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Keeping Summer Fun

06/08/2016 03:31AM ● Published by Family Features

Summer is here and that means it’s time for baseball games, barbecues, camping trips and other vacations. However, it’s also a time for continued learning, whether you’re staying at home or out on the go exploring your community and beyond.

Research shows that children who don’t read over the summer risk losing up to three months of important skills they obtained during the school year, and for students from economically disadvantaged communities, as many as 80 percent are at risk of falling behind academically.

“The summer learning slide is an issue for most children,” said Carol H. Rasco, president and CEO of Reading Is Fundamental. “To minimize learning loss, we have developed activities and booklists to inspire the imaginations of children of all ages this summer.”

Whether families are planning a staycation or a vacation to a far away destination, reading and sharing stories together is easier than ever. Always have a book, mobile phone or tablet handy for reading and use these activities to help your children thrive during the summer months.

In your own backyard
Staycations aren’t just for those on a limited budget; they provide an opportunity for the family to research and explore places in their neighborhoods. From a hike in a state park to a day at the county fair, there are lots of places to go near you.

  • Visit a museum or art gallery. When you get home, use sidewalk chalk to make your own mural or paint your own masterpiece.
  • Have a “book-nic.” Grab a blanket, snacks and books to celebrate a beautiful summer day together.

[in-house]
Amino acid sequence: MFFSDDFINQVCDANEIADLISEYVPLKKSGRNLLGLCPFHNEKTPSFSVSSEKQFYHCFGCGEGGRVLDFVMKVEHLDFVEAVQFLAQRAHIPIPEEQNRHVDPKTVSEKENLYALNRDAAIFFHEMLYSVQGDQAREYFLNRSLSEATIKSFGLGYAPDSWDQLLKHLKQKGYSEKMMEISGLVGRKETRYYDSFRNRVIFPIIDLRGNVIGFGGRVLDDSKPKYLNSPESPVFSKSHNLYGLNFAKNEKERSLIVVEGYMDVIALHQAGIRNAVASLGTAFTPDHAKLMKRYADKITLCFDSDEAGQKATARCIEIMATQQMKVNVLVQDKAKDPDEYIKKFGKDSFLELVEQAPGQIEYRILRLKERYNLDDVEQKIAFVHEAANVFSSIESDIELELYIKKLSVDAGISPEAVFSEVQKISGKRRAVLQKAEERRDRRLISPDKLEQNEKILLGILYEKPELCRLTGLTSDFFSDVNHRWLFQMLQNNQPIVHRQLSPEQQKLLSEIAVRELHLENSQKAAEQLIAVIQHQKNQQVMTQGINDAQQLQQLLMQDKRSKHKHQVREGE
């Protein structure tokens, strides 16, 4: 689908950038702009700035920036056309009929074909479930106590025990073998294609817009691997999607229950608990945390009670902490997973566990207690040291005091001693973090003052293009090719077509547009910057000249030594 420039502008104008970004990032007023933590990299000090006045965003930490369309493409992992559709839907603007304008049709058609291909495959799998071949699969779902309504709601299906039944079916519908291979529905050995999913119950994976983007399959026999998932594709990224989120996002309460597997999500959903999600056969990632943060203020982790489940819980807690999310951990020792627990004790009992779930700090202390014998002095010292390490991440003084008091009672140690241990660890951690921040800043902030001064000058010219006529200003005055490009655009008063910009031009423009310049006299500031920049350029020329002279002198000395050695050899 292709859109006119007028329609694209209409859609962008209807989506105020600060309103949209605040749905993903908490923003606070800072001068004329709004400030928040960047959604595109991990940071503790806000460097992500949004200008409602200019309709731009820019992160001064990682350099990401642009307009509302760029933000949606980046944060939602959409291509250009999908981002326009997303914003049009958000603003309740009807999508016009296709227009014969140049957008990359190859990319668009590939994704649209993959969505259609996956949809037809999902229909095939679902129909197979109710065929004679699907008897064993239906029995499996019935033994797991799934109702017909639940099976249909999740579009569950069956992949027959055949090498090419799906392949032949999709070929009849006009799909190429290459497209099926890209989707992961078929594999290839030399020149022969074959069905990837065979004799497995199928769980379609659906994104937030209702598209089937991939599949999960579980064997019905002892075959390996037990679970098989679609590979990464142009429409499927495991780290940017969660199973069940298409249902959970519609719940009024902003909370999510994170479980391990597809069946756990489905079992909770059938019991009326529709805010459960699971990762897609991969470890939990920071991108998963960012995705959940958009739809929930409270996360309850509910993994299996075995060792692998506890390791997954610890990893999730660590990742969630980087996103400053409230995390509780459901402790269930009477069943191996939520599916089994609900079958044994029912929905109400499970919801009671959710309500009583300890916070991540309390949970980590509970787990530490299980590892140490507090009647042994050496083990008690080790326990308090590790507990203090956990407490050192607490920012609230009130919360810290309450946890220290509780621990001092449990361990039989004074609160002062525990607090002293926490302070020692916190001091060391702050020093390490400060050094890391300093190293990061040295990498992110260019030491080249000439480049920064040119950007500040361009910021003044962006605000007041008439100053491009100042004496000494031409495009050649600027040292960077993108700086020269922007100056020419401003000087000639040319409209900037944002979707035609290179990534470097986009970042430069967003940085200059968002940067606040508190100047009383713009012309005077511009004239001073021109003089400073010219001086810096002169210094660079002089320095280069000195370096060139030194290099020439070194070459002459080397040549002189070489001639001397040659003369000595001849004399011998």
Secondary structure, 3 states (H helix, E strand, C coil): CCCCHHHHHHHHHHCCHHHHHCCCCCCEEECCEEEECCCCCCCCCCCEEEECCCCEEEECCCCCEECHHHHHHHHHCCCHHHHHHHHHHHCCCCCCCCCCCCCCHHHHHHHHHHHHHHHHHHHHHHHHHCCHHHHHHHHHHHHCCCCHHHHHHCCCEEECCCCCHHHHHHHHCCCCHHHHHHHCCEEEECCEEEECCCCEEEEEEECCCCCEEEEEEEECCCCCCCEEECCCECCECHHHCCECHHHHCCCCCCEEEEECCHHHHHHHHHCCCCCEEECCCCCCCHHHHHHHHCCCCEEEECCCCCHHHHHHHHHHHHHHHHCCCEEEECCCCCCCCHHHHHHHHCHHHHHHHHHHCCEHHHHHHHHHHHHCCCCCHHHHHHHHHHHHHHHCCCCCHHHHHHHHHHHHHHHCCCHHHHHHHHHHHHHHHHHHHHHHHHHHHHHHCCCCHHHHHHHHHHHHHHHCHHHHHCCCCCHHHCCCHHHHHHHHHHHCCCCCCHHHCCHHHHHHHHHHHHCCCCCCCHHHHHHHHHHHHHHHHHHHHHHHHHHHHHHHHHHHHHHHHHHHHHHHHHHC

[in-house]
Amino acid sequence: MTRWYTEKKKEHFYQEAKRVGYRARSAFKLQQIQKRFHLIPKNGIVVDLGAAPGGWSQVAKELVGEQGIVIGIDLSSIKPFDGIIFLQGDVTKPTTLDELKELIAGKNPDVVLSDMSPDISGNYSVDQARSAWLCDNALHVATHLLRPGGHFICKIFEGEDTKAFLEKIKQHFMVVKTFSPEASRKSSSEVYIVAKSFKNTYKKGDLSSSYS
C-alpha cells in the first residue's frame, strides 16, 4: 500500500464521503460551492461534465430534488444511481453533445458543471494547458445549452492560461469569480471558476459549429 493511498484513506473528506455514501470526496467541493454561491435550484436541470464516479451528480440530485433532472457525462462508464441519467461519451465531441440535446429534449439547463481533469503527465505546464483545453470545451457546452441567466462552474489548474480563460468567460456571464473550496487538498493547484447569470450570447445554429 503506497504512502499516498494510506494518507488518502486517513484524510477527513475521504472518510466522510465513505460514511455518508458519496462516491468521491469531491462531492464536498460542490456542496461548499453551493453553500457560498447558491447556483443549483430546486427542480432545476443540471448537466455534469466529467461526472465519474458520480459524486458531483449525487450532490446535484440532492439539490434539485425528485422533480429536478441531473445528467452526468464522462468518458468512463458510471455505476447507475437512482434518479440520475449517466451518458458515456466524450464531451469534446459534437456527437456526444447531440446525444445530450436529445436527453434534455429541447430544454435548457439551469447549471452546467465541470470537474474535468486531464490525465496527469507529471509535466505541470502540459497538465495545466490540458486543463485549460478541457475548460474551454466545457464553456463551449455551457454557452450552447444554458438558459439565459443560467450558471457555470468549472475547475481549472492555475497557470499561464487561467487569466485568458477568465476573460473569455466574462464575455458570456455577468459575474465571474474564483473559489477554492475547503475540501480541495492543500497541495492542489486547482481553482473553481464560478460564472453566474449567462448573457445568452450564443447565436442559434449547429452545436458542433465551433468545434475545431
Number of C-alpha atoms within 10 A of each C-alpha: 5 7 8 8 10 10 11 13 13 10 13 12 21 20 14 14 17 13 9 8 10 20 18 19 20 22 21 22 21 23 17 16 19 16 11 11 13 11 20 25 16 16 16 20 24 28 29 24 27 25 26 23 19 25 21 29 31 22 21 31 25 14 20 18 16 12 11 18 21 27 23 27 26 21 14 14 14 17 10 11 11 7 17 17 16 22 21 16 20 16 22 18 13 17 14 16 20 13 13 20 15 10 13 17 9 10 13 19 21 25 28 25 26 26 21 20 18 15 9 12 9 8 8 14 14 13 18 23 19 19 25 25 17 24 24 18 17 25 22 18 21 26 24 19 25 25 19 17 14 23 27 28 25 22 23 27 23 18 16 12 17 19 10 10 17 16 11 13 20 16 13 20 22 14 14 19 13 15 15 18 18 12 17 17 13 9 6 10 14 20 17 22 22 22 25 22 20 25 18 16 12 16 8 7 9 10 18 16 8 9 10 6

• Plan a backyard camping trip for friends. List all the things you will need to survive the night outside, including a flashlight to read scary stories.
  • Visit the library and check out books about local birds or insects. Go on an adventure walk to see what ones you can find in your neighborhood.
  • Walk around your neighborhood and look at the houses. Draw pictures of your favorites and make up stories about someone who might be in them.

On the go
Vacations and adventures are filled with easy ways to expand your child’s mind, vocabulary and creative side. Be sure to talk about what you see, where you’re going and what you loved most about your trip.

  • Hit the library before you leave, or download 50 free e-books at RIF.org/50ebooks, to make sure everyone in the family has a book to enjoy during downtime.
  • Play the alphabet game and find objects beginning with letters from A-Z while traveling.
  • Browse online and look at maps together to identify where you will visit, how far you will travel and keep track of any must-see places or must-do activities along your route.
  • Write letters to friends and family. Tell them all about your adventures away from home.
  • Keep an explorer’s journal. Draw pictures of your favorite sites and keep notes about what you learned and how places differ from home.

For a full list of recommended books for children and downloadable summer-themed activities, visit rif.org/summer.

Photo courtesy of Getty Images (children in car)

Sponsored by Reading Is Fundamental

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